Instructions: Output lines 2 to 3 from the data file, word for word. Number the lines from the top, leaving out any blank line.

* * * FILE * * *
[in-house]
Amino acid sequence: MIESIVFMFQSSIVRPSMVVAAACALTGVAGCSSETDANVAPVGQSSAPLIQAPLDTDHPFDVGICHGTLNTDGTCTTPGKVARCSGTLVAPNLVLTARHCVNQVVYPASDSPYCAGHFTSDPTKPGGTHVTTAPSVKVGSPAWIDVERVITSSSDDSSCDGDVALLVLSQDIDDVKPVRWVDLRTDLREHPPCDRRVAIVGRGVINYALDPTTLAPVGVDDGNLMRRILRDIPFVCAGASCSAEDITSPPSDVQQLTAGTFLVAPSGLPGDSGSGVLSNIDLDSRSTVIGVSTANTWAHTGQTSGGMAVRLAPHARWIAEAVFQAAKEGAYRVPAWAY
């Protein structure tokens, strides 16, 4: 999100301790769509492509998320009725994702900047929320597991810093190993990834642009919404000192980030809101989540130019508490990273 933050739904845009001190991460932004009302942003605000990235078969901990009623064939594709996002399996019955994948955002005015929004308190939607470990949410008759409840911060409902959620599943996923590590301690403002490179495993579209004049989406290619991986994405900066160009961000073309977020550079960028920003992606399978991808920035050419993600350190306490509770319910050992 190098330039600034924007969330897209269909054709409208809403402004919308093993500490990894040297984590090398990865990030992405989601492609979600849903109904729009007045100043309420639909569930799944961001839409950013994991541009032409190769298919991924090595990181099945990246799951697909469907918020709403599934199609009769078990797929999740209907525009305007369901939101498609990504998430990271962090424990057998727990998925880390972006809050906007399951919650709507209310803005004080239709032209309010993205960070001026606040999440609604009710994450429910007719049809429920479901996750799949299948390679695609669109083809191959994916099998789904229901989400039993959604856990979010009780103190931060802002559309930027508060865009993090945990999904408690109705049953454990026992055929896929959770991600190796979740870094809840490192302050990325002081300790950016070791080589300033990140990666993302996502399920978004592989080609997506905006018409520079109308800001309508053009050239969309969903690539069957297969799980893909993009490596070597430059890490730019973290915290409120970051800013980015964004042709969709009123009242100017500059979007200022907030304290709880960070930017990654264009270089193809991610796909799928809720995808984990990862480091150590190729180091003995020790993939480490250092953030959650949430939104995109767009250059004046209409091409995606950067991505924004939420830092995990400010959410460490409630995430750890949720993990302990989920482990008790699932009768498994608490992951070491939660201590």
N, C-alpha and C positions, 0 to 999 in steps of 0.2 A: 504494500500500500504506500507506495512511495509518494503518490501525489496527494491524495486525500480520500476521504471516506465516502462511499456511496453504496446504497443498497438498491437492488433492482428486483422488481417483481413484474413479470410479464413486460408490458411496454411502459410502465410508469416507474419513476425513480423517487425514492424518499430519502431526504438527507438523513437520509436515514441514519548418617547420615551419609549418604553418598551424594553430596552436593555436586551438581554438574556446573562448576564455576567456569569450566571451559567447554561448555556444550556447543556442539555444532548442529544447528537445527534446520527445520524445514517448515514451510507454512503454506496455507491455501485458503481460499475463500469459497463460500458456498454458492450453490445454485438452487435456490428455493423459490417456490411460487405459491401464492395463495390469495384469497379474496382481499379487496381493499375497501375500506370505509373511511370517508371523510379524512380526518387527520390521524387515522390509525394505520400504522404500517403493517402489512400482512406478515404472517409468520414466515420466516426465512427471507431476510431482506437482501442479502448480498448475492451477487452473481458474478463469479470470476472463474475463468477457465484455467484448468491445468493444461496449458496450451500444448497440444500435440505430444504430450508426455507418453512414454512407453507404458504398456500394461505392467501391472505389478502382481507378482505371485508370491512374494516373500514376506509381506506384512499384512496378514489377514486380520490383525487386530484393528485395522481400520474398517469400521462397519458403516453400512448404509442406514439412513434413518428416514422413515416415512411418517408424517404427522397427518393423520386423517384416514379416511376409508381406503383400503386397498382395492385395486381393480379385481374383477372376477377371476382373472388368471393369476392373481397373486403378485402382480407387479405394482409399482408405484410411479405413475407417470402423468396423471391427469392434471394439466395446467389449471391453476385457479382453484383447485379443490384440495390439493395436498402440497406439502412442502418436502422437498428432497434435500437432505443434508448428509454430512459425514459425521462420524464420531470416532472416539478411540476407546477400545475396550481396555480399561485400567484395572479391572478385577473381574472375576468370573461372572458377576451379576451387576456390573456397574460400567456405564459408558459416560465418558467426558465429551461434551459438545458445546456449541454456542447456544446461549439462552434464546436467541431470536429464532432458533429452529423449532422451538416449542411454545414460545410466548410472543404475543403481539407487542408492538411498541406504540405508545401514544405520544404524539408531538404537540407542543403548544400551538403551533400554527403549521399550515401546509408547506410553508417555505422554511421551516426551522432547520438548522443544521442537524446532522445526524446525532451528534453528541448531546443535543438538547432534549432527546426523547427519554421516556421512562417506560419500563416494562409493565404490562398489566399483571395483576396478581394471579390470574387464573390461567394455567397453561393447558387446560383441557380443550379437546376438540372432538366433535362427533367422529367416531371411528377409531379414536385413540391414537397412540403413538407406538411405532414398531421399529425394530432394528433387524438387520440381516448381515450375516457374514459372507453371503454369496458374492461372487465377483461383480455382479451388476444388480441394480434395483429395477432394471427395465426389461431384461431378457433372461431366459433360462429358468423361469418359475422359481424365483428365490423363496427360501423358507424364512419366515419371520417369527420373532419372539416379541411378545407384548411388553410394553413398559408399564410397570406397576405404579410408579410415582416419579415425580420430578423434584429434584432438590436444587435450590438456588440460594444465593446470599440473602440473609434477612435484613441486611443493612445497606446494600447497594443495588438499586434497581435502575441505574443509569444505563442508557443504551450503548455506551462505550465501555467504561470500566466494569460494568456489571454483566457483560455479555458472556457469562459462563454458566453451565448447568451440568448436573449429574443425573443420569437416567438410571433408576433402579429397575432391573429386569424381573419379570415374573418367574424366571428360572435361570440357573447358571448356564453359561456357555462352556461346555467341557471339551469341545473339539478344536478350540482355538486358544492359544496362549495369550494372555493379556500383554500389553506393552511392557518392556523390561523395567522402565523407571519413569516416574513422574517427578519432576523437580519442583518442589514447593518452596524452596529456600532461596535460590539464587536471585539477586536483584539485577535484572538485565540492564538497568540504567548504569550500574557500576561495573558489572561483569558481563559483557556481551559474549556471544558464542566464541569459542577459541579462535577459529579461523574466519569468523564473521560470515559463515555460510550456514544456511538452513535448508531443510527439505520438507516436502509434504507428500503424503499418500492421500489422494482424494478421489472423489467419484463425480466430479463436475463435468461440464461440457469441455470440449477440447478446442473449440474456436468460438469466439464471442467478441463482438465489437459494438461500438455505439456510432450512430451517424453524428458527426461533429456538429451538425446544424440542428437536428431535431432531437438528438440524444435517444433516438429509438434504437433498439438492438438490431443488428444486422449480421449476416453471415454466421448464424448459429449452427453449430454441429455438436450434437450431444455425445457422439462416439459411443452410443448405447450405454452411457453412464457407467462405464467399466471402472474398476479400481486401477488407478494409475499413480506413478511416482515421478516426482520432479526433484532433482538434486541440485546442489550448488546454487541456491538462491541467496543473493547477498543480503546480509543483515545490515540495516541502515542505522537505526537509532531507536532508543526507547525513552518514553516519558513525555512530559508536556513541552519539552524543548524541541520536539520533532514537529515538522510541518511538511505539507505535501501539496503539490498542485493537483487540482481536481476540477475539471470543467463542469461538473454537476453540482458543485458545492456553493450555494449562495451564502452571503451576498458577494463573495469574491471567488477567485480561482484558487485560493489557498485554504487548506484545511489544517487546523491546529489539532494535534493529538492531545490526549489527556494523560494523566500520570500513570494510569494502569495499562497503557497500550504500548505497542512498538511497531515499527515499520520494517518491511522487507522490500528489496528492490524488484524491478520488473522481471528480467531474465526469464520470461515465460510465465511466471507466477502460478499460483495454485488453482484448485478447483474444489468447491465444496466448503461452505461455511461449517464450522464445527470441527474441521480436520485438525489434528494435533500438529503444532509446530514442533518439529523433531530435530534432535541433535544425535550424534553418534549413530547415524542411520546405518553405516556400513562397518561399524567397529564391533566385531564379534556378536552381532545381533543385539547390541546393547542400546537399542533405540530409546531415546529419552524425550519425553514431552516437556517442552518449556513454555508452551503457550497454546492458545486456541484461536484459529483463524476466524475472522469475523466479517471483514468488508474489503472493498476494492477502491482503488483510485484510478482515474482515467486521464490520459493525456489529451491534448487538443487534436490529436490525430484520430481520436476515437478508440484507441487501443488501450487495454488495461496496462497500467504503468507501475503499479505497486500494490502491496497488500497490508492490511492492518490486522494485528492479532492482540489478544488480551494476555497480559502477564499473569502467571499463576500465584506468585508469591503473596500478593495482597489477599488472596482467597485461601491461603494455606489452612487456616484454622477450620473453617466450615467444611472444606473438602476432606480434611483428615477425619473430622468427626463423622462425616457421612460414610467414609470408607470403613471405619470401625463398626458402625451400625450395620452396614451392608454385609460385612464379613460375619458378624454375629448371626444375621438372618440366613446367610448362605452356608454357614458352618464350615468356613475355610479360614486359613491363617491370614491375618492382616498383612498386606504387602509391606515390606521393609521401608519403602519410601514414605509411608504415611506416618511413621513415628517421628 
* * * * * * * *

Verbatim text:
Amino acid sequence: MIESIVFMFQSSIVRPSMVVAAACALTGVAGCSSETDANVAPVGQSSAPLIQAPLDTDHPFDVGICHGTLNTDGTCTTPGKVARCSGTLVAPNLVLTARHCVNQVVYPASDSPYCAGHFTSDPTKPGGTHVTTAPSVKVGSPAWIDVERVITSSSDDSSCDGDVALLVLSQDIDDVKPVRWVDLRTDLREHPPCDRRVAIVGRGVINYALDPTTLAPVGVDDGNLMRRILRDIPFVCAGASCSAEDITSPPSDVQQLTAGTFLVAPSGLPGDSGSGVLSNIDLDSRSTVIGVSTANTWAHTGQTSGGMAVRLAPHARWIAEAVFQAAKEGAYRVPAWAY
């Protein structure tokens, strides 16, 4: 999100301790769509492509998320009725994702900047929320597991810093190993990834642009919404000192980030809101989540130019508490990273 933050739904845009001190991460932004009302942003605000990235078969901990009623064939594709996002399996019955994948955002005015929004308190939607470990949410008759409840911060409902959620599943996923590590301690403002490179495993579209004049989406290619991986994405900066160009961000073309977020550079960028920003992606399978991808920035050419993600350190306490509770319910050992 190098330039600034924007969330897209269909054709409208809403402004919308093993500490990894040297984590090398990865990030992405989601492609979600849903109904729009007045100043309420639909569930799944961001839409950013994991541009032409190769298919991924090595990181099945990246799951697909469907918020709403599934199609009769078990797929999740209907525009305007369901939101498609990504998430990271962090424990057998727990998925880390972006809050906007399951919650709507209310803005004080239709032209309010993205960070001026606040999440609604009710994450429910007719049809429920479901996750799949299948390679695609669109083809191959994916099998789904229901989400039993959604856990979010009780103190931060802002559309930027508060865009993090945990999904408690109705049953454990026992055929896929959770991600190796979740870094809840490192302050990325002081300790950016070791080589300033990140990666993302996502399920978004592989080609997506905006018409520079109308800001309508053009050239969309969903690539069957297969799980893909993009490596070597430059890490730019973290915290409120970051800013980015964004042709969709009123009242100017500059979007200022907030304290709880960070930017990654264009270089193809991610796909799928809720995808984990990862480091150590190729180091003995020790993939480490250092953030959650949430939104995109767009250059004046209409091409995606950067991505924004939420830092995990400010959410460490409630995430750890949720993990302990989920482990008790699932009768498994608490992951070491939660201590």